- Notes and Comments
The American Catholic Historical Association’s Election Board has announced the results of the 2015 elections:
Vice-President—Kathleen Sprows Cummings (University of Notre Dame) Members of the Executive Council—Augustine Curley, O.S.B. (Newark Abbey, Newark, NJ) and A. Katie Harris (University of California–Davis)
The ACHA’s prizes also have been announced. Full citations for the prizes may be found on the ACHA Web site http://www.achahistory.org:
The 2015 John Gilmary Shea Prize: Maureen C. Miller (University of California, Berkeley) for Clothing the Clergy: Virtue and Power in Medieval Europe, c. 800–1200 (Cornell University Press)
The 2015 Howard R. Marraro Prize: Nino Zchomelidse (Johns Hopkins University) for Art, Ritual, and Civic Identity in Medieval Southern Italy (Pennsylvania State University Press)
The 2015 Peter Guilday Prize: Scott Berg (Louisiana State University) for “Seeing Prussia through Austrian Eyes: The Kölner Ereignis and Its Significance for Church and State in Central Europe,” CHR, 101 (2015), 48–73.
Lifetime Distinguished Scholarship Award: Walter Melion (Emory University)
Excellence in Teaching Award: Clyde Crews (Bellarmine University)
Distinguished Service to Catholic Studies Award: the Trappist monks of Our Lady of the Holy Spirit Monastery (Conyers, Georgia)
Registration for the annual meeting in Atlanta and its official program are now accessible on the Web site http://www.achahistory.org under the heading “Atlanta 2016.” The price of the presidential luncheon will increase on November 1.
Causes of Saints
On September 30, 2015, Pope Francis authorized the promulgation of decrees regarding the following cases.
• the Servant of God Valentin Palencia Marquina (1871–1937), a Spanish priest who was killed near Suances, was recognized as a martyr of the faith; and
• the heroic virtues of the following other Servants of God were acknowledged, and they are now considered Venerables—Franciszek Blachnicki (1921–87), Polish diocesan priest; Hanna Chrzanowska (1902–73), Polish lay oblate of [End Page 972] the Ursulines of St. Benedict; Giovanni Folci (1890–1963), Italian diocesan priest and founder of the Opera Divina Prigioniero; Maria Benedetta Giuseppa Frey (née Ersilia Penelope Frey, 1836–1913), Italian professed nun of the Cistercian Order; Antoino Filomeno Maria Losito (1838–1917), Italian professed priest of the Congregation of the Most Holy Redeemer; Juan Manuel Martín del Campo (1917–96), Mexican diocesan priest; and José Rivera Ramirez (1925–91), Spanish diocesan priest.
The Rosenbach Museum and Library of the Free Library of Philadelphia at 2008–10 Delancey Place is displaying until January 31, 2016, the exhibition “Catholics in the New World: A Selection of 16th–18th Century Texts.” Books from both sides of the Atlantic document the evolving relationship of Catholics with the Americas, beginning with the oldest surviving book printed in the Western Hemisphere, the Doctrina Breve (Mexico City, 1544). Other highlights include the oldest book from the Southern Hemisphere, the Doctrina Christiana (Lima, 1584), and various prayer books and catechisms in Aymara, Zapotec, and Montagnais.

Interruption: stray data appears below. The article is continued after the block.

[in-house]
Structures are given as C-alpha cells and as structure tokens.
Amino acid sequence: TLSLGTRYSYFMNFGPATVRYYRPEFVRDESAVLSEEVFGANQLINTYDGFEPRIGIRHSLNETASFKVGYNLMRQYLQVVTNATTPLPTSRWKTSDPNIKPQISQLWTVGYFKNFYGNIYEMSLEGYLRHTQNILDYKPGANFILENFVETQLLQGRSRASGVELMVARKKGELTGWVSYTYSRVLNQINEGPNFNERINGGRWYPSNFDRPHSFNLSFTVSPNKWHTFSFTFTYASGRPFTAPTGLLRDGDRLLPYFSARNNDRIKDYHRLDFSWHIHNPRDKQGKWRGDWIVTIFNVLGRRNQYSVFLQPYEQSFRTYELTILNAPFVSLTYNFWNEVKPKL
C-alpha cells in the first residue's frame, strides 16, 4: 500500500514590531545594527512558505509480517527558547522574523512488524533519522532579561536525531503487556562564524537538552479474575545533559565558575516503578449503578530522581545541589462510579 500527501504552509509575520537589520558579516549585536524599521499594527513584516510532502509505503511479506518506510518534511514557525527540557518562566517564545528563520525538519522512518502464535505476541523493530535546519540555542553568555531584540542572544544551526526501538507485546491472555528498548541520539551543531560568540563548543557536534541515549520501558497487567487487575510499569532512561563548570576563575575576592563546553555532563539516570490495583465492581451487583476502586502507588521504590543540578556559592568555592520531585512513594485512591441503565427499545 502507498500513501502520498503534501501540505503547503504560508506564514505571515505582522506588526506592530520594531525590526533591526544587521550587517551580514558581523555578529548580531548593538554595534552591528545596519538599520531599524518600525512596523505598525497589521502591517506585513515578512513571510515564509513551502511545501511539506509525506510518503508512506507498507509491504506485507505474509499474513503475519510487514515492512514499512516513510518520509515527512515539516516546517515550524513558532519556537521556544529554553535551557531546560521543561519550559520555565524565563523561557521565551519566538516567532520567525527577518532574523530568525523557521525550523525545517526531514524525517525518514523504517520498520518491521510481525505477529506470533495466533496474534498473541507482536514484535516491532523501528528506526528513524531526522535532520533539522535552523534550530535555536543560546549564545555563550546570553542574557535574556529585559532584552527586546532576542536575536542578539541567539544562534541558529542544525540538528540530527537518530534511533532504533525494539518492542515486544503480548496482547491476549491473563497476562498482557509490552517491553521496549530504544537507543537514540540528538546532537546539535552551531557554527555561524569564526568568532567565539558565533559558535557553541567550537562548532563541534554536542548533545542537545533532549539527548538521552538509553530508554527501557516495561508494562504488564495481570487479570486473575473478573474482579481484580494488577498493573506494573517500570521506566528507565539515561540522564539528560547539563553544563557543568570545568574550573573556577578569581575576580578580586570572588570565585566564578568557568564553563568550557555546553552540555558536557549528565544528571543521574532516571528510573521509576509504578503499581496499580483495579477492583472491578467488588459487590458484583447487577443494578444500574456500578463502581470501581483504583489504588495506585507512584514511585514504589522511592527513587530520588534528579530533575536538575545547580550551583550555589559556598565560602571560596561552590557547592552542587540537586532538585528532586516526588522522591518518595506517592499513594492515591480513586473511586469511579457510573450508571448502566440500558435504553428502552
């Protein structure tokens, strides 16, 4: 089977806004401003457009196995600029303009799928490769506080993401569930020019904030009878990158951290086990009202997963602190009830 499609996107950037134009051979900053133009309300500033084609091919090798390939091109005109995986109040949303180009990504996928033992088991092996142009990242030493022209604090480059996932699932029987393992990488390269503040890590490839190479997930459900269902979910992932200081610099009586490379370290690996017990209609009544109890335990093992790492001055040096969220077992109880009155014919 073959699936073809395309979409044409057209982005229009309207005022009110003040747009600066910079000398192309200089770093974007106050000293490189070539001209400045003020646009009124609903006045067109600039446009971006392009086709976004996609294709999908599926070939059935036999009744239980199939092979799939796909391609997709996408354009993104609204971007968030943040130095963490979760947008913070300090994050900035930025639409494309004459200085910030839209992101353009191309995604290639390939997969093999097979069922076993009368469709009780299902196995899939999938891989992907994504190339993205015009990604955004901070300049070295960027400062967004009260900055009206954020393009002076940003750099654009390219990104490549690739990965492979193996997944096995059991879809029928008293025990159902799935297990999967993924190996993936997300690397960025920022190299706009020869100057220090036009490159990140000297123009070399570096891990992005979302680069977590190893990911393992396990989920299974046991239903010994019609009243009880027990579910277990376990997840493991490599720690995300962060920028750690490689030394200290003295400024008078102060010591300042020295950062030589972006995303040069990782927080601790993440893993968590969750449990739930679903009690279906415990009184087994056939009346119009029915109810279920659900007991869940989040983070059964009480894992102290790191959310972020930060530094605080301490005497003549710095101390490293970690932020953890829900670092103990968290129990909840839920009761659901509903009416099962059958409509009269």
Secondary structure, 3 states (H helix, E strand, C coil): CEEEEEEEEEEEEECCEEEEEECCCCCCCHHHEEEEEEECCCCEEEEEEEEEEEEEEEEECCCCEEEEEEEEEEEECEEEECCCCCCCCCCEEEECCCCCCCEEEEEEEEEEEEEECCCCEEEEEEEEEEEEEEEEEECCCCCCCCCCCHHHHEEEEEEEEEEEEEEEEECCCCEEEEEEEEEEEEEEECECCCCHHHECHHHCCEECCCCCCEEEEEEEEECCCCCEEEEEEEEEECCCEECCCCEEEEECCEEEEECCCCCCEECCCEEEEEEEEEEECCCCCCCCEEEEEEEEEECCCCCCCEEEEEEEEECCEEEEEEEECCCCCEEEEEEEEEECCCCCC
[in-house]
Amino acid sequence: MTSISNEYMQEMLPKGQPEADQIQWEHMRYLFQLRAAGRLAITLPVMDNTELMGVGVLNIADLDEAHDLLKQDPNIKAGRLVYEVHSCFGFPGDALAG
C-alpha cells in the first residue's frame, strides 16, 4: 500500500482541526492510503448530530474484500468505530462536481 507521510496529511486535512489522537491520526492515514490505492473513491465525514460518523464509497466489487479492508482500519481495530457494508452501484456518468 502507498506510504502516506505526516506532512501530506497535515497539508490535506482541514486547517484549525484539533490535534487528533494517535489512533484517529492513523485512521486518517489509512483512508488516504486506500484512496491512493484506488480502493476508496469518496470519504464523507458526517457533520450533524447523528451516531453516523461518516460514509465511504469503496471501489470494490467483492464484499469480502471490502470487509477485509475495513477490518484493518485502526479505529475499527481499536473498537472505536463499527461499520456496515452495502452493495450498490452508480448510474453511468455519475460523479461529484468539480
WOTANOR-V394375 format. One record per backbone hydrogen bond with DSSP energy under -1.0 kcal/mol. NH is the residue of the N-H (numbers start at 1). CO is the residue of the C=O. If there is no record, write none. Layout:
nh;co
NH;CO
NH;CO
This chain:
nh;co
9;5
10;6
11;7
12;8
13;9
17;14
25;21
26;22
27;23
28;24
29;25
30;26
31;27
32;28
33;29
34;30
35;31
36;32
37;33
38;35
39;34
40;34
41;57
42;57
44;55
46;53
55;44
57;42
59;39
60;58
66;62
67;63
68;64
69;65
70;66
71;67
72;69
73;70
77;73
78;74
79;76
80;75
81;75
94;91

The journal of the Texas Catholic Historical Society, Catholic Southwest, with an exhaustive index of authors and articles, is now available online through the Texas Catholic Conference, http://www.txcatholic.org/#!catholic-southwest/c2037
The Newberry Library of Chicago is offering two types of fellowships for 2016–17 for those wishing to use its collections: Long-term fellowships for PhD applicants that provide a stipend of $4200 per month (submission deadline: November 15, 2015); and short-term fellowships for postdoctoral scholars, PhD candidates, and those with terminal degrees for a continuous month of residence with a stipend of $2500 (submission deadline: December 15, 2015). Applicants should demonstrate a specific need to use the collections of the Newberry Library and can visit http://www.newberry.org/fellowships for further information. The library also is offering research methods workshops for early-career graduate students; in the spring term are “Poetry as Theology: New Theoretical Approaches to Dante” led by William Franke (Vanderbilt University) and Vittorio Montemaggi (University of Notre Dame) on February 26, 2016; and “The Turn to Religion: Women and Writing in Early Modern England” led by Jaime Goodrich (Wayne State University) and Paula McQuade (DePaul University) on March 12, 2016. The application...